Back in 2002, I read an article about luxury camping in the Wall Street Journal, and it struck me as kind of missing the point of camping.
For campers too busy to shop for marshmallows, one place stocks a s’mores kit — skewers included — in its gourmet general store. Another provides blow dryers, putting an end to “river hair.”
When Karen Schaupeter and her husband arrived at El Capitan Canyon in Santa Barbara, Calif., they were chauffeured to their campsite in a golf cart. Dinner was tamales with mango salsa prepared by the staff, in front of a roaring bonfire — also prepared by the staff. In the morning, Ms. Schaupeter ordered a latte at El Capitan’s store. “I thought I was being snooty,” says the Oakland photo stylist. “But people were coming in saying, ‘a double no-foam mocha, please.’ ”
A tent site at the Chattooga River Resort, for example, is just $18 a night. Beverages are extra (1955 Chateau Latour: $1,100), as are rented DVDs for your laptop. Tack on a “room-service” steak dinner for four and it’ll run you $75. Plus, because you are camping, you’ll still have to cook the steaks. In Northern California, a barebones pitch-your-own-tent site is $30 at Costanoa, but if you want a maid to fluff the down comforter, you’ve got to spring for at least a canvas cabin at $130 a night.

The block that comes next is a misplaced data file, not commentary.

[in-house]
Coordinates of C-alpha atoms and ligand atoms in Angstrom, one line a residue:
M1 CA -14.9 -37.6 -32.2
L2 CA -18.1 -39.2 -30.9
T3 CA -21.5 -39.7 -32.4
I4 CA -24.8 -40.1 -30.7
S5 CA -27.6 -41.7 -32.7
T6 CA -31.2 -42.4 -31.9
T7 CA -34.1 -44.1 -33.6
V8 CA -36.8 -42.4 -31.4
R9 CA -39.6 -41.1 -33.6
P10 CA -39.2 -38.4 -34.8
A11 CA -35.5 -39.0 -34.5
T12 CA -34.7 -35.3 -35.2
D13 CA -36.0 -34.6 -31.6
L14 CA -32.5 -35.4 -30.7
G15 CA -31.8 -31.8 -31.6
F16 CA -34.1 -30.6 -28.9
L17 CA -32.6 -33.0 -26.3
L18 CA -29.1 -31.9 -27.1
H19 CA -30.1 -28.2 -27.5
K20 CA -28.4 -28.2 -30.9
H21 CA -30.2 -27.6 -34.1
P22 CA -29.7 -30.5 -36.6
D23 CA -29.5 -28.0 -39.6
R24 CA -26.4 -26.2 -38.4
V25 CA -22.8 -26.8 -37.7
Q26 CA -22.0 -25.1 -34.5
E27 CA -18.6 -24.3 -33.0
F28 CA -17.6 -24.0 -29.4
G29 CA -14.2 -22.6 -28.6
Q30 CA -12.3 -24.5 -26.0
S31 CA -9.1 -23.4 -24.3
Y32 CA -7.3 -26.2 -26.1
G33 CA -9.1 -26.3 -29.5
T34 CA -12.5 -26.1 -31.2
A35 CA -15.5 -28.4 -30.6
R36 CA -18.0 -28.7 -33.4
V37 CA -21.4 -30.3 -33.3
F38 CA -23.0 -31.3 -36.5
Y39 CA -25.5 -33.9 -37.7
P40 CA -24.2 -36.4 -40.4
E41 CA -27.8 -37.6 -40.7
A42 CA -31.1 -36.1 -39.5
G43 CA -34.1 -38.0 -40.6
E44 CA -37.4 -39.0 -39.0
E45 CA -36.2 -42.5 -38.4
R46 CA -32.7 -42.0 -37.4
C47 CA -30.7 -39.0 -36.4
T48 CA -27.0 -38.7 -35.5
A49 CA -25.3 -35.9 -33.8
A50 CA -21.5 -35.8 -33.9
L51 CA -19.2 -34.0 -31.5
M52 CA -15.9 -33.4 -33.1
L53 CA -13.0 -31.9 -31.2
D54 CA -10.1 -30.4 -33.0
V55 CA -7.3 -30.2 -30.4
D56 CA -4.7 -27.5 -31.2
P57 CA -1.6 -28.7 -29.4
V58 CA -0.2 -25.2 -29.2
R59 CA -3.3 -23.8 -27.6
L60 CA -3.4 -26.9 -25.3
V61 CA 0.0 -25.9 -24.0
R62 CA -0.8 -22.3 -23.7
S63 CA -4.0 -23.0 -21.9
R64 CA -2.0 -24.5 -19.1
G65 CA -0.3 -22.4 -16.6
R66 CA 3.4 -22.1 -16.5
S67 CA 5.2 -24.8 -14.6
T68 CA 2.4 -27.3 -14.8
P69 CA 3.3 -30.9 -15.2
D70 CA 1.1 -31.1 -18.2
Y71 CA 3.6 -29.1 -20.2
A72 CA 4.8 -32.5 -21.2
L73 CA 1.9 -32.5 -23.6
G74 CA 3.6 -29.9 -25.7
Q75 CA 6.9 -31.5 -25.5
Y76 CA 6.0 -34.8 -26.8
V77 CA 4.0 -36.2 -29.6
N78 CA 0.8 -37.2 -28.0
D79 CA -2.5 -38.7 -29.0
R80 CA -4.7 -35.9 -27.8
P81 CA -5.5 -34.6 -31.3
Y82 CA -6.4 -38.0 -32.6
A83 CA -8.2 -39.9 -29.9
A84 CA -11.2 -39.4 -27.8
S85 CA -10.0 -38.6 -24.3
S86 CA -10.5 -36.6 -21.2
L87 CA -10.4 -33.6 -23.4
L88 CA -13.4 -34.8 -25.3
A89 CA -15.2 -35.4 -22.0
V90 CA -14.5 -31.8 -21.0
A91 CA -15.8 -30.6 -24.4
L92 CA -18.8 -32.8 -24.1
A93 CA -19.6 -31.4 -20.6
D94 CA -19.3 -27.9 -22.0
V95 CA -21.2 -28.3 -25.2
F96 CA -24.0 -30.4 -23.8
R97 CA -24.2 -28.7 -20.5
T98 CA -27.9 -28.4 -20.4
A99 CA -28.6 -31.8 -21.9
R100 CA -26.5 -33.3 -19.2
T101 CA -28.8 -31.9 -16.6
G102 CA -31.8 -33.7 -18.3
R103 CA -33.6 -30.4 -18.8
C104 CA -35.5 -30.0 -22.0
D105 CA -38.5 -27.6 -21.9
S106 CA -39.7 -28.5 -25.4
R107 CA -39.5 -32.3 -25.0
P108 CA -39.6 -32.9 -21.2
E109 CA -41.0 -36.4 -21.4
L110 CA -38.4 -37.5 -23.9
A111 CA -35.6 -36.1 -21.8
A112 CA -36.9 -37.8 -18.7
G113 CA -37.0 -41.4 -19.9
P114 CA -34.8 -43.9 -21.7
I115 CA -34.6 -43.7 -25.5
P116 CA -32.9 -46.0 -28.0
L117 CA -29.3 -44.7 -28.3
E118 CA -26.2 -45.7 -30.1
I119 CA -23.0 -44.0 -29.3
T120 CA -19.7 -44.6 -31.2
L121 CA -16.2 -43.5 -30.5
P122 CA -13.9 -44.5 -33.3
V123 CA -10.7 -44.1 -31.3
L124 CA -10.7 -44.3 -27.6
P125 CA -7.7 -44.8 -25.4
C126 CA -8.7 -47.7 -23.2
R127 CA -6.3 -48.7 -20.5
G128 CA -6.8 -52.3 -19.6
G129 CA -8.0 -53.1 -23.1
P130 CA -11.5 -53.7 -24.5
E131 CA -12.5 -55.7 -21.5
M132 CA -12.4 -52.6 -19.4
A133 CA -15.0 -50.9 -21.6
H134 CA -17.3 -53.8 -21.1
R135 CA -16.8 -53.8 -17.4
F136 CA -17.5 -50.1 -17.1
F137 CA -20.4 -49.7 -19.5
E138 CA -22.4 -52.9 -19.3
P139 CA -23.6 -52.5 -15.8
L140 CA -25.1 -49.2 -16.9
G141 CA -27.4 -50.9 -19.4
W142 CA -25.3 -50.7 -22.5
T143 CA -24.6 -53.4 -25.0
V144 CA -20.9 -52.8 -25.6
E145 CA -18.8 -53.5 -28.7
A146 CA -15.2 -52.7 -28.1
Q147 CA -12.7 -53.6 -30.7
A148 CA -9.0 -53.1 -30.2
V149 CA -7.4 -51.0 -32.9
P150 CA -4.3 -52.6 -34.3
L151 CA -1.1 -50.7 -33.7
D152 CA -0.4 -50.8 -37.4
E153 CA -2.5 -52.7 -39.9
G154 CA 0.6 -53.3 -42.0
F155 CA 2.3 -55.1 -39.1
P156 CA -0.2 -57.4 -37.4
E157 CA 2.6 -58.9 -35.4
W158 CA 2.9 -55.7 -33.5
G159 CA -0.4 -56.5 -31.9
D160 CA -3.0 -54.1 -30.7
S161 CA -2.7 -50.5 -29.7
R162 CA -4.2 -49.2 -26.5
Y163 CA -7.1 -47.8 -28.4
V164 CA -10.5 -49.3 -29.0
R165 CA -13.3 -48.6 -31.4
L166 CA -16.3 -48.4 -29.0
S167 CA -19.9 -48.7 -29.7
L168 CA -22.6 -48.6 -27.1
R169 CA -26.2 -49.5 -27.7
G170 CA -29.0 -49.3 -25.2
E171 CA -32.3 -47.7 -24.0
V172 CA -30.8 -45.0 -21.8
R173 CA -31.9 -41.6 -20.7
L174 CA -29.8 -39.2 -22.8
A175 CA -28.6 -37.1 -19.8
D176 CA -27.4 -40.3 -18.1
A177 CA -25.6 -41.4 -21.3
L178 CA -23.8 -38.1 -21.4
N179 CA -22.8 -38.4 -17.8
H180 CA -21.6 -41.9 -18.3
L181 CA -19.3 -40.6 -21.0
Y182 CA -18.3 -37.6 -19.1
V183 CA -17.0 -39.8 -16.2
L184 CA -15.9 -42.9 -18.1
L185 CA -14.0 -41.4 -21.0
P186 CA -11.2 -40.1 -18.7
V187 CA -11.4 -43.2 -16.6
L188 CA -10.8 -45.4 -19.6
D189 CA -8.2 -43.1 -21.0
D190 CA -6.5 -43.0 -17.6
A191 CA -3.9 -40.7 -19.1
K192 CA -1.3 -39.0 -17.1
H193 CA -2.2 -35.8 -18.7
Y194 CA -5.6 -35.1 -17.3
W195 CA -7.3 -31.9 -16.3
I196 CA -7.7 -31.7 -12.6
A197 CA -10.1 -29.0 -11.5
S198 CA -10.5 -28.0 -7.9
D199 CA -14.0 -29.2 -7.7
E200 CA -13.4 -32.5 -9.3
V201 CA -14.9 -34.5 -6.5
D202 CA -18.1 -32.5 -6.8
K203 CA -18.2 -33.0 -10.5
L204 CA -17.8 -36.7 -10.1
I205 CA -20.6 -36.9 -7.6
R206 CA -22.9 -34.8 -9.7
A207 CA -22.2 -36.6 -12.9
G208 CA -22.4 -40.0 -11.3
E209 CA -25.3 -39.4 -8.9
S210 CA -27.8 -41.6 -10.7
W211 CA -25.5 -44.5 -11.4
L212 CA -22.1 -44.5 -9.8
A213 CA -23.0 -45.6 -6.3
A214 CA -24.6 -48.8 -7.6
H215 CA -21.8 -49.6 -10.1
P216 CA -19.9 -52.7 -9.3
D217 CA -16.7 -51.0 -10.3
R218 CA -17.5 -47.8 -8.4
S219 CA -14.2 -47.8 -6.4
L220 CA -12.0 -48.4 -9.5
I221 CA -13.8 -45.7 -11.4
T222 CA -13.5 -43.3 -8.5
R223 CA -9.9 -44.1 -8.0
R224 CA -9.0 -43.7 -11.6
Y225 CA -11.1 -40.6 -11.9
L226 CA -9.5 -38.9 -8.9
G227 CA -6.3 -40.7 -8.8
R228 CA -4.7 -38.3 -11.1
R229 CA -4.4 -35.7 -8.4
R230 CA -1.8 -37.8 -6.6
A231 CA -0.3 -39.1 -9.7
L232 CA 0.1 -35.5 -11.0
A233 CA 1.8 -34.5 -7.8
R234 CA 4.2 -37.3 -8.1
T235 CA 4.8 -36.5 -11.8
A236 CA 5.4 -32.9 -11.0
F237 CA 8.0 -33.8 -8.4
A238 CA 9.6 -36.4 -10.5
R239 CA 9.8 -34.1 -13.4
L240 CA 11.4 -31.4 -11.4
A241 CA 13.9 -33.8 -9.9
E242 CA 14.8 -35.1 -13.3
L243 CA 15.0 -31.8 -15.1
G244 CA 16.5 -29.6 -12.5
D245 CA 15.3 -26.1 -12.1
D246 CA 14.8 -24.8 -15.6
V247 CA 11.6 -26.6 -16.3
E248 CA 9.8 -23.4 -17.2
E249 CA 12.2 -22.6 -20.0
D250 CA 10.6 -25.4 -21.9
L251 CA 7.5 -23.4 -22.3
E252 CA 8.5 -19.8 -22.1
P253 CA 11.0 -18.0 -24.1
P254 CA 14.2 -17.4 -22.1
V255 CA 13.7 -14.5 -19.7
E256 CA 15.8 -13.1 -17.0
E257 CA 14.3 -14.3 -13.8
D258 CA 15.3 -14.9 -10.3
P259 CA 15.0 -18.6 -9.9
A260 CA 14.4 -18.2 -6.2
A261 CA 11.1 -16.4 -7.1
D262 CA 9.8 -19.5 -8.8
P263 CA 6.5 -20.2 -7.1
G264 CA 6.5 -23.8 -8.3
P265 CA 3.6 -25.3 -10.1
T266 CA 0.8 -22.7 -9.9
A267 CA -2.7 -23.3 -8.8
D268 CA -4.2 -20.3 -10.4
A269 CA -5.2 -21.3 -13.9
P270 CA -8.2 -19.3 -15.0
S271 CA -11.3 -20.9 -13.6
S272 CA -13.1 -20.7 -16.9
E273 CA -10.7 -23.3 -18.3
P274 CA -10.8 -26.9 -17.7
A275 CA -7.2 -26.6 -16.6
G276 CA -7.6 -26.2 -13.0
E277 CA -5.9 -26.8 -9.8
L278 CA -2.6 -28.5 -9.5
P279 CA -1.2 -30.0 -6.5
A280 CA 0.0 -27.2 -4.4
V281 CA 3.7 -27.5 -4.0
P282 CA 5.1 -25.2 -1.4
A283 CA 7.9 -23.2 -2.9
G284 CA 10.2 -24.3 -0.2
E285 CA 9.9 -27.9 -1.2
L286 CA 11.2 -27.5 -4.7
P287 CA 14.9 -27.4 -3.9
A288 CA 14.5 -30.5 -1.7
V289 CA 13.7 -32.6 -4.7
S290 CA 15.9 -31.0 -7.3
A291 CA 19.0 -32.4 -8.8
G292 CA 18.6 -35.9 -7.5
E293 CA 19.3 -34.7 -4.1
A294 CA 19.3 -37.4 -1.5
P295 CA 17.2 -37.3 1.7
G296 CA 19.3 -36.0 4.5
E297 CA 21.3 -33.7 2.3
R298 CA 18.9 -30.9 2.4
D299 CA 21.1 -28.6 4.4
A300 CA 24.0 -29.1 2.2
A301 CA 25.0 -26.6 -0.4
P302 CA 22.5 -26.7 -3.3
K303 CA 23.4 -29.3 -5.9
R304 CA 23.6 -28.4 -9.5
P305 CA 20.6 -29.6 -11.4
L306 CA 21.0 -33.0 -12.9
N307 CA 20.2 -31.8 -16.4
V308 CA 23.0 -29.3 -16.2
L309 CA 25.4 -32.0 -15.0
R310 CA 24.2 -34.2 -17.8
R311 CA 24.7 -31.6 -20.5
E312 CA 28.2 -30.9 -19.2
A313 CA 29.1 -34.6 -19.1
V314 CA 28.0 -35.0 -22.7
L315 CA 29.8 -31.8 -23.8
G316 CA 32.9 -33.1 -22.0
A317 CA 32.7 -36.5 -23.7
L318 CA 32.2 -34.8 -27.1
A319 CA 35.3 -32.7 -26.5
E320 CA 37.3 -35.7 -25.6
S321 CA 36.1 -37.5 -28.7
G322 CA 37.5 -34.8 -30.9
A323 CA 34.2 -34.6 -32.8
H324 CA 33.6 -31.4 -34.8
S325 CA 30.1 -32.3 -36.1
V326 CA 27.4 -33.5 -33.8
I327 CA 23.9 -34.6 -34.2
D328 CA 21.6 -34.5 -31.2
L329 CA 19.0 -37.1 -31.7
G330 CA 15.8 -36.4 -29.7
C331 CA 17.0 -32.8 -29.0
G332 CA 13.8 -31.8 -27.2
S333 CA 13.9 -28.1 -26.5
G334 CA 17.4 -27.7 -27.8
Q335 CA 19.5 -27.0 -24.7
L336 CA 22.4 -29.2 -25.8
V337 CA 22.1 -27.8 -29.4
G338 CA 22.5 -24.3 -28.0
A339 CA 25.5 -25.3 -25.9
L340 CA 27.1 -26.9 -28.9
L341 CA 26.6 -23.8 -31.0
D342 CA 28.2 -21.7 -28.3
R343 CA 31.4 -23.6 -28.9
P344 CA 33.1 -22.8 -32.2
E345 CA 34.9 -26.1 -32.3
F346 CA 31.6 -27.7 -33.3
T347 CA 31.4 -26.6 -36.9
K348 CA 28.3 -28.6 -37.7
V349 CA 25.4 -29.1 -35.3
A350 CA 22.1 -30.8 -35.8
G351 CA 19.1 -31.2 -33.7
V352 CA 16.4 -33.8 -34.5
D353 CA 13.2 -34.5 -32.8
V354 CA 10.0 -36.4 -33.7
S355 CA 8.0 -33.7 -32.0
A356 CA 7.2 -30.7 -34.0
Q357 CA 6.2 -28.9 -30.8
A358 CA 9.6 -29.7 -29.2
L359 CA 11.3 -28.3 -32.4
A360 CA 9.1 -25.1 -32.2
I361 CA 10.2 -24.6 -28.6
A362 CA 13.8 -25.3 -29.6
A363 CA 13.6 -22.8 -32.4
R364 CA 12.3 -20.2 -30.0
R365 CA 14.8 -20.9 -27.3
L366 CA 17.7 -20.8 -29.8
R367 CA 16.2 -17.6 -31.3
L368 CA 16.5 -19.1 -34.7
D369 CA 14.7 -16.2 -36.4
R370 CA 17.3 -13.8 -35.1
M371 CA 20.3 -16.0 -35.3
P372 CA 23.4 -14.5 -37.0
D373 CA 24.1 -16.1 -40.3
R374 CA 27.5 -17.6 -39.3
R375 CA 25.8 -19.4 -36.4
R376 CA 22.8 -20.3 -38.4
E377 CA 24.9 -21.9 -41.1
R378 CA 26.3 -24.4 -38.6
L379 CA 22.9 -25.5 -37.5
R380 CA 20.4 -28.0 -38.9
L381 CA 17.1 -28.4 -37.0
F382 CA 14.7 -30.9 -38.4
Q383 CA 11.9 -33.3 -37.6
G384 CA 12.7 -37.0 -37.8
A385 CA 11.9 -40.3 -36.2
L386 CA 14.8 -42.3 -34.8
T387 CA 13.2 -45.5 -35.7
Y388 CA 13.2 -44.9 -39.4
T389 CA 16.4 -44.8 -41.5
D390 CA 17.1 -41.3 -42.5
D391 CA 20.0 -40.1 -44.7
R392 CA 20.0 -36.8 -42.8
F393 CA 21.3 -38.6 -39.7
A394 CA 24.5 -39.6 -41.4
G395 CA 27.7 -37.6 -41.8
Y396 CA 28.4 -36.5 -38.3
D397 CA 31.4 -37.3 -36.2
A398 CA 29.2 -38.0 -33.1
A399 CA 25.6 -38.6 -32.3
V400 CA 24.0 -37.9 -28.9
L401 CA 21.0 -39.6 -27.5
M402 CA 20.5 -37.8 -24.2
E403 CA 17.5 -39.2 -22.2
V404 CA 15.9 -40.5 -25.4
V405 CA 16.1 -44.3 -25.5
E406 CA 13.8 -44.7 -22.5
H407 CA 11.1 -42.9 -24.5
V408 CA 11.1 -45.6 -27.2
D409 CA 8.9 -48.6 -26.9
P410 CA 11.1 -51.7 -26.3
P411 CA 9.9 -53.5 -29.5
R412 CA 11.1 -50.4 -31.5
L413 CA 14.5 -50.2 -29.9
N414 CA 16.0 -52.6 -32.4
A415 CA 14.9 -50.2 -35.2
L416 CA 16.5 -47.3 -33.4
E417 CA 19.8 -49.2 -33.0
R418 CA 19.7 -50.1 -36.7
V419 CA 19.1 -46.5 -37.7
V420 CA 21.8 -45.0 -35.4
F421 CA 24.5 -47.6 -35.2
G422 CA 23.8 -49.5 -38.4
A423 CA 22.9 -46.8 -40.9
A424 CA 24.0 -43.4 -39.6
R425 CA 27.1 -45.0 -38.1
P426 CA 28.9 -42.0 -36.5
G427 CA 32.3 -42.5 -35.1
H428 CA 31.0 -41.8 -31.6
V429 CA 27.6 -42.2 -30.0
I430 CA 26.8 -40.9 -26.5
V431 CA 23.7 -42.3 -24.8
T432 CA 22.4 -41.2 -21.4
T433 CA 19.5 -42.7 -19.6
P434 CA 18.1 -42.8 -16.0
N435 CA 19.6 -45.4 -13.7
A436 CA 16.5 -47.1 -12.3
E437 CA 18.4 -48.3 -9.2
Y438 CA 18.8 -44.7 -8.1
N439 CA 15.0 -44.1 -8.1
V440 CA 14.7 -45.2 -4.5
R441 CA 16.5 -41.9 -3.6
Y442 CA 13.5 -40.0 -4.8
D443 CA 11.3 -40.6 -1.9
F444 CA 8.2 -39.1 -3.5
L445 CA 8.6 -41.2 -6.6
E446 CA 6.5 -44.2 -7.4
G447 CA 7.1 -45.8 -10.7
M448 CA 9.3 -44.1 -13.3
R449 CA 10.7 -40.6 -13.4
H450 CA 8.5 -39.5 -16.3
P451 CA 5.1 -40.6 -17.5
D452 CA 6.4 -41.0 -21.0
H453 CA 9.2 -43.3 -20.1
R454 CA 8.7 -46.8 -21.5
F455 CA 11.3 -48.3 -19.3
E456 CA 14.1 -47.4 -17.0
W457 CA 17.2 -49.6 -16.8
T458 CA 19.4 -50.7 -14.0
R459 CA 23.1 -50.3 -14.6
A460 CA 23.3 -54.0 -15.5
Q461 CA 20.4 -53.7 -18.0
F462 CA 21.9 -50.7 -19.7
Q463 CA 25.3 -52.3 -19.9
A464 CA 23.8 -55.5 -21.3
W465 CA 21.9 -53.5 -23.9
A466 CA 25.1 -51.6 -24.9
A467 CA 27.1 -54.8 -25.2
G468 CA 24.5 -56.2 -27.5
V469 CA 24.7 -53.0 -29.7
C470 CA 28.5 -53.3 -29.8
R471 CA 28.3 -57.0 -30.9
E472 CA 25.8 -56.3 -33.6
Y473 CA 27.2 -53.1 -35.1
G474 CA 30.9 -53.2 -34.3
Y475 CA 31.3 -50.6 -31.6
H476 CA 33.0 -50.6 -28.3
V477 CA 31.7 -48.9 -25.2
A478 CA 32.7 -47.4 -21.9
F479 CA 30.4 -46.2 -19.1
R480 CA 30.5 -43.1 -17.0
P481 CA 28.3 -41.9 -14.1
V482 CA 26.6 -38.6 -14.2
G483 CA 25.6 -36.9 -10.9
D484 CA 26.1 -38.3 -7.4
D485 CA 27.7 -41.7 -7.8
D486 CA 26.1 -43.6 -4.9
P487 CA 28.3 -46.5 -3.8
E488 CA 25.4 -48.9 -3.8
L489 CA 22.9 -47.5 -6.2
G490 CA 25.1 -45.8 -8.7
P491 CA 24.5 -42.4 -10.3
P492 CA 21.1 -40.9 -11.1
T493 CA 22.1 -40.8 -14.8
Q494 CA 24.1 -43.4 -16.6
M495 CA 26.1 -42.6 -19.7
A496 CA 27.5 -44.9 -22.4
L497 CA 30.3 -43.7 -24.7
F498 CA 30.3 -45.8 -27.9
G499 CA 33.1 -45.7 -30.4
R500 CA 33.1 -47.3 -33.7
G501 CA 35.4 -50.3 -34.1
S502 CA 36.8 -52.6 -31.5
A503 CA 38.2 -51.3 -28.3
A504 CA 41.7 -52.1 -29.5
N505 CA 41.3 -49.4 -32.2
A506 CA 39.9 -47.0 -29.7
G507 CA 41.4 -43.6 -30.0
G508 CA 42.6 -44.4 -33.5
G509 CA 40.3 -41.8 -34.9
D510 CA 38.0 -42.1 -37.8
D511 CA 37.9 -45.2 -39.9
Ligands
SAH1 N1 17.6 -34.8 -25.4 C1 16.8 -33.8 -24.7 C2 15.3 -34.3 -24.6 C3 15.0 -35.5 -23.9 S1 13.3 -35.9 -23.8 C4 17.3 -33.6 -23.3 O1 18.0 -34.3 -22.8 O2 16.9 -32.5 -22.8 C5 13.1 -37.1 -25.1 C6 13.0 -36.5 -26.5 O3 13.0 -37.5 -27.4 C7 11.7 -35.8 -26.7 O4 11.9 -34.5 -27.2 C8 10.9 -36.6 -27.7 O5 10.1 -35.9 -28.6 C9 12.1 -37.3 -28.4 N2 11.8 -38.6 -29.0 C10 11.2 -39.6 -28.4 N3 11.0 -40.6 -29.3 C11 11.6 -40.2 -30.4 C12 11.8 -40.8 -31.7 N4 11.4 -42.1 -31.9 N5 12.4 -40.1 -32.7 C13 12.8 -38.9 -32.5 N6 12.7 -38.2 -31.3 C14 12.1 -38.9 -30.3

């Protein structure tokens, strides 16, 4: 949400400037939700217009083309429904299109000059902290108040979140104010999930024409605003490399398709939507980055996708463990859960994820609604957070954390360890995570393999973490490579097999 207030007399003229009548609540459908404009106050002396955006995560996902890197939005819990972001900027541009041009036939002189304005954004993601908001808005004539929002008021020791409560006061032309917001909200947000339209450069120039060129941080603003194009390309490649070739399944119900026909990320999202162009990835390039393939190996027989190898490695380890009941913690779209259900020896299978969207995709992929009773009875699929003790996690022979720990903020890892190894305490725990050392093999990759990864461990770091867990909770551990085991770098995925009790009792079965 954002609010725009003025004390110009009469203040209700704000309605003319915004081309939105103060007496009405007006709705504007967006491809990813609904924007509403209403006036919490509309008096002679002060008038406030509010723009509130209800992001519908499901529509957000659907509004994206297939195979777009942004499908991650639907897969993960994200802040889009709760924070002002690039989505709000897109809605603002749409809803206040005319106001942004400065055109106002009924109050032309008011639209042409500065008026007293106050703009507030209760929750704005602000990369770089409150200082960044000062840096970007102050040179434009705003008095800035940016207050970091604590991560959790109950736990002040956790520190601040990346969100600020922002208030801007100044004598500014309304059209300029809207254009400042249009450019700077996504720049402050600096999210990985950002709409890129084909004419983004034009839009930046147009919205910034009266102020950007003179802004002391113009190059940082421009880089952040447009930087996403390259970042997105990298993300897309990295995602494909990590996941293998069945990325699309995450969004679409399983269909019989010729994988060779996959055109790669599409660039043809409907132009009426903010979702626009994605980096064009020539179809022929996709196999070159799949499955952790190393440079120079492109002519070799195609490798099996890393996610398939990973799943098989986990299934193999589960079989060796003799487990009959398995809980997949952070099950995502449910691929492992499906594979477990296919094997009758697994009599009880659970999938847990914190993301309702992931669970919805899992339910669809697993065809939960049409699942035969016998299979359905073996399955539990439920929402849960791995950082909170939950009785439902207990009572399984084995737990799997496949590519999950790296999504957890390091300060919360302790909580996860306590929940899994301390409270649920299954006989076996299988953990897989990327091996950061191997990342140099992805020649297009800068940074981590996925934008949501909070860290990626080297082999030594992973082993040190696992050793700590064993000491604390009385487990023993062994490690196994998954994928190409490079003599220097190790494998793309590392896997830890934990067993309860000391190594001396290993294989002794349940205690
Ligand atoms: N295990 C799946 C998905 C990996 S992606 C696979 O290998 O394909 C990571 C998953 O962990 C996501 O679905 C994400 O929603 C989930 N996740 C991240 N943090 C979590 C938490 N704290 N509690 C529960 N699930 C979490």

Now all this sounded pretty extravagant at the time, I mean, $350 a night for camping? Room service? But at least you have to cook the steak yourself, that’s something at least.
Apparently, in the years since the article was written, things had gotten even worse: Now you don’t even have to cook your own steak.
“We don’t pitch tents. We don’t cook outdoors. We don’t share a bathroom. It’s just not going to happen. This is a kid who has never flown anything but first class or stayed anywhere other than a Four Seasons.”
The Bondicks, who live near Boston and have a personal chef, shelled out $595 a night, plus an additional $110 per person per day for food.
It’s a hefty price to sleep in a tent, but the perks include a camp butler to build the fire, a maid to crank up the heated down comforter and a cook to whip up bison rib-eye for dinner and French toast topped with huckleberries for breakfast.
(Put that job title on your résumé: Camp Butler.)
The end of the article describes some of the “luxury nature” events you can sign up for, like being driven to the start of a scenic section of a hike and picked up at the other side, so you don’t have to “hoof it past the same view twice.”
What a horrific ordeal it must be to experience nature twice.